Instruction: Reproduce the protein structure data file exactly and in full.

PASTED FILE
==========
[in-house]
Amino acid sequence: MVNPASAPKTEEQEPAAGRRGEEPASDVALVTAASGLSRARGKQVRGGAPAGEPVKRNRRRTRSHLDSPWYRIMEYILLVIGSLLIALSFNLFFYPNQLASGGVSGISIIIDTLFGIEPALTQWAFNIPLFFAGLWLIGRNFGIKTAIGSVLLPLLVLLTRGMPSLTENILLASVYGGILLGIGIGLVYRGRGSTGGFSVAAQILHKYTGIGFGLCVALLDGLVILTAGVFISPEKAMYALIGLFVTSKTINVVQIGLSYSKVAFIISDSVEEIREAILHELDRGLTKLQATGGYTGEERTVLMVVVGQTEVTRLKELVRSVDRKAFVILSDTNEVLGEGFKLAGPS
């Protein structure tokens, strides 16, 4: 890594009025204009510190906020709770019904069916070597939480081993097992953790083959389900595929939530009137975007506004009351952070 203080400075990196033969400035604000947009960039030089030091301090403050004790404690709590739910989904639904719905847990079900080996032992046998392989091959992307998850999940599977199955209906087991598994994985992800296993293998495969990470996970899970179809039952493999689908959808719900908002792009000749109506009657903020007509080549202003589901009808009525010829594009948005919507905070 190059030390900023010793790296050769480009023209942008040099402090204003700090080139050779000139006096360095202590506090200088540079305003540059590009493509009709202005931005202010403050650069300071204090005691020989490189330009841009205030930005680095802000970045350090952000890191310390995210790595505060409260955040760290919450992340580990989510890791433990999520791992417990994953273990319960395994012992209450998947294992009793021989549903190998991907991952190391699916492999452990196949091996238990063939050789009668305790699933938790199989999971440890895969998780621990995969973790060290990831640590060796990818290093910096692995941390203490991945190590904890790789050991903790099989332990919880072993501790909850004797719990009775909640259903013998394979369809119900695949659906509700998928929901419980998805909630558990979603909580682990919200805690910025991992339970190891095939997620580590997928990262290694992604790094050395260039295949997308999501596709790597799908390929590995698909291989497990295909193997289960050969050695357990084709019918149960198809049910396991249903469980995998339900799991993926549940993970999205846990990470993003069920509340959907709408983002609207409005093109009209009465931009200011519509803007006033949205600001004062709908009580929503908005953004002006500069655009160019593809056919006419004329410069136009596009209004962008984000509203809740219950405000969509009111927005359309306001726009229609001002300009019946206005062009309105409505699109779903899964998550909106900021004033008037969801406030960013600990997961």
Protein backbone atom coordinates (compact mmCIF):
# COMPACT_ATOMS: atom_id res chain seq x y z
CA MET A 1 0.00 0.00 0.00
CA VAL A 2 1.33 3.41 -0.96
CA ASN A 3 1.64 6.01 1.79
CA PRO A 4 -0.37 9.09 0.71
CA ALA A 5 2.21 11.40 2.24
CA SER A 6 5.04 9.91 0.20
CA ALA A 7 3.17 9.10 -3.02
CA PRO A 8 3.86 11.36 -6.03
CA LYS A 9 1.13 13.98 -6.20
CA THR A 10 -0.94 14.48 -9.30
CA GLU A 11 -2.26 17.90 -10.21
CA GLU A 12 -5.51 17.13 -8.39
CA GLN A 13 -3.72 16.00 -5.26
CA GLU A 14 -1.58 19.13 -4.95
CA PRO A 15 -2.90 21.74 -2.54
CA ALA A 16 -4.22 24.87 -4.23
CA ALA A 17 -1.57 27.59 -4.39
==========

[in-house]
Amino acid sequence: MVNPASAPKTEEQEPAAGRRGEEPASDVALVTAASGLSRARGKQVRGGAPAGEPVKRNRRRTRSHLDSPWYRIMEYILLVIGSLLIALSFNLFFYPNQLASGGVSGISIIIDTLFGIEPALTQWAFNIPLFFAGLWLIGRNFGIKTAIGSVLLPLLVLLTRGMPSLTENILLASVYGGILLGIGIGLVYRGRGSTGGFSVAAQILHKYTGIGFGLCVALLDGLVILTAGVFISPEKAMYALIGLFVTSKTINVVQIGLSYSKVAFIISDSVEEIREAILHELDRGLTKLQATGGYTGEERTVLMVVVGQTEVTRLKELVRSVDRKAFVILSDTNEVLGEGFKLAGPS
């Protein structure tokens, strides 16, 4: 890594009025204009510190906020709770019904069916070597939480081993097992953790083959389900595929939530009137975007506004009351952070 203080400075990196033969400035604000947009960039030089030091301090403050004790404690709590739910989904639904719905847990079900080996032992046998392989091959992307998850999940599977199955209906087991598994994985992800296993293998495969990470996970899970179809039952493999689908959808719900908002792009000749109506009657903020007509080549202003589901009808009525010829594009948005919507905070 190059030390900023010793790296050769480009023209942008040099402090204003700090080139050779000139006096360095202590506090200088540079305003540059590009493509009709202005931005202010403050650069300071204090005691020989490189330009841009205030930005680095802000970045350090952000890191310390995210790595505060409260955040760290919450992340580990989510890791433990999520791992417990994953273990319960395994012992209450998947294992009793021989549903190998991907991952190391699916492999452990196949091996238990063939050789009668305790699933938790199989999971440890895969998780621990995969973790060290990831640590060796990818290093910096692995941390203490991945190590904890790789050991903790099989332990919880072993501790909850004797719990009775909640259903013998394979369809119900695949659906509700998928929901419980998805909630558990979603909580682990919200805690910025991992339970190891095939997620580590997928990262290694992604790094050395260039295949997308999501596709790597799908390929590995698909291989497990295909193997289960050969050695357990084709019918149960198809049910396991249903469980995998339900799991993926549940993970999205846990990470993003069920509340959907709408983002609207409005093109009209009465931009200011519509803007006033949205600001004062709908009580929503908005953004002006500069655009160019593809056919006419004329410069136009596009209004962008984000509203809740219950405000969509009111927005359309306001726009229609001002300009019946206005062009309105409505699109779903899964998550909106900021004033008037969801406030960013600990997961």
Protein backbone atom coordinates (compact mmCIF):
# COMPACT_ATOMS: atom_id res chain seq x y z
CA MET A 1 0.00 0.00 0.00
CA VAL A 2 1.33 3.41 -0.96
CA ASN A 3 1.64 6.01 1.79
CA PRO A 4 -0.37 9.09 0.71
CA ALA A 5 2.21 11.40 2.24
CA SER A 6 5.04 9.91 0.20
CA ALA A 7 3.17 9.10 -3.02
CA PRO A 8 3.86 11.36 -6.03
CA LYS A 9 1.13 13.98 -6.20
CA THR A 10 -0.94 14.48 -9.30
CA GLU A 11 -2.26 17.90 -10.21
CA GLU A 12 -5.51 17.13 -8.39
CA GLN A 13 -3.72 16.00 -5.26
CA GLU A 14 -1.58 19.13 -4.95
CA PRO A 15 -2.90 21.74 -2.54
CA ALA A 16 -4.22 24.87 -4.23
CA ALA A 17 -1.57 27.59 -4.39